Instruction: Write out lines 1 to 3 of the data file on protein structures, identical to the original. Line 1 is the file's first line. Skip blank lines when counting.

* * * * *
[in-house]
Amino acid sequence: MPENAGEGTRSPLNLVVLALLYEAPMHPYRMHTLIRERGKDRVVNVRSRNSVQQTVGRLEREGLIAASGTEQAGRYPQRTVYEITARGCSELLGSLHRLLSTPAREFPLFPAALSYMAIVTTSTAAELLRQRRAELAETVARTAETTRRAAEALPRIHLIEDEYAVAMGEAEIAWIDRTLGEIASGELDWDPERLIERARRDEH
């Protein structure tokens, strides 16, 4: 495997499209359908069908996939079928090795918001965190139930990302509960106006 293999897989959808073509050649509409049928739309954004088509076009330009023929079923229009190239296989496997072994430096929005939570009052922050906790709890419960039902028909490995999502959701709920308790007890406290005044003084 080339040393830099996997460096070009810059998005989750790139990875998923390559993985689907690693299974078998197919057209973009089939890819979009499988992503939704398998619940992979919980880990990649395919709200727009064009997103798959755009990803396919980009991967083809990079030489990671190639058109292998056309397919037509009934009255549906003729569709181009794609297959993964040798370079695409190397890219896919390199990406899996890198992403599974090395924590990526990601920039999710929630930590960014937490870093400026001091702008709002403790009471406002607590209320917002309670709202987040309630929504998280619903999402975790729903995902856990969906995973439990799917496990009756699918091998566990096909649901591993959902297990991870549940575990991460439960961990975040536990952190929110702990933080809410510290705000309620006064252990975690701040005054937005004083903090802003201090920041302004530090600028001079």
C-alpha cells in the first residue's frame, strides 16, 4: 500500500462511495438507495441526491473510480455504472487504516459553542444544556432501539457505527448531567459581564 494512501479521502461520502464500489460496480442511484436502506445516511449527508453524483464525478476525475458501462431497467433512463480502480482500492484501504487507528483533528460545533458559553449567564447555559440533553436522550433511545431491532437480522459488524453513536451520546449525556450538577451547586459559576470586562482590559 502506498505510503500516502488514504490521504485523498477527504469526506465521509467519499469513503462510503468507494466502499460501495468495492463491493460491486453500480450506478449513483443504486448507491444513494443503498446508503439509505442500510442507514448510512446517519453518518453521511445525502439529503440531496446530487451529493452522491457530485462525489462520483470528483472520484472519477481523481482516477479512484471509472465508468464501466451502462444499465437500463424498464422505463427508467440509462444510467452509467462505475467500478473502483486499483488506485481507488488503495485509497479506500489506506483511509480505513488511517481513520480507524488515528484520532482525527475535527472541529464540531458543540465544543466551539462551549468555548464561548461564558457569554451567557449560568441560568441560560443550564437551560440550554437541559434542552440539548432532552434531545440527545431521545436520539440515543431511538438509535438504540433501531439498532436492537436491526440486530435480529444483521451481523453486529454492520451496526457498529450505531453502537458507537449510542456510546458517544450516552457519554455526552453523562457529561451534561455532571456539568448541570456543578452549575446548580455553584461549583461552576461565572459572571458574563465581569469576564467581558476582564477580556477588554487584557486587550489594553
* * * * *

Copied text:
[in-house]
Amino acid sequence: MPENAGEGTRSPLNLVVLALLYEAPMHPYRMHTLIRERGKDRVVNVRSRNSVQQTVGRLEREGLIAASGTEQAGRYPQRTVYEITARGCSELLGSLHRLLSTPAREFPLFPAALSYMAIVTTSTAAELLRQRRAELAETVARTAETTRRAAEALPRIHLIEDEYAVAMGEAEIAWIDRTLGEIASGELDWDPERLIERARRDEH
């Protein structure tokens, strides 16, 4: 495997499209359908069908996939079928090795918001965190139930990302509960106006 293999897989959808073509050649509409049928739309954004088509076009330009023929079923229009190239296989496997072994430096929005939570009052922050906790709890419960039902028909490995999502959701709920308790007890406290005044003084 080339040393830099996997460096070009810059998005989750790139990875998923390559993985689907690693299974078998197919057209973009089939890819979009499988992503939704398998619940992979919980880990990649395919709200727009064009997103798959755009990803396919980009991967083809990079030489990671190639058109292998056309397919037509009934009255549906003729569709181009794609297959993964040798370079695409190397890219896919390199990406899996890198992403599974090395924590990526990601920039999710929630930590960014937490870093400026001091702008709002403790009471406002607590209320917002309670709202987040309630929504998280619903999402975790729903995902856990969906995973439990799917496990009756699918091998566990096909649901591993959902297990991870549940575990991460439960961990975040536990952190929110702990933080809410510290705000309620006064252990975690701040005054937005004083903090802003201090920041302004530090600028001079």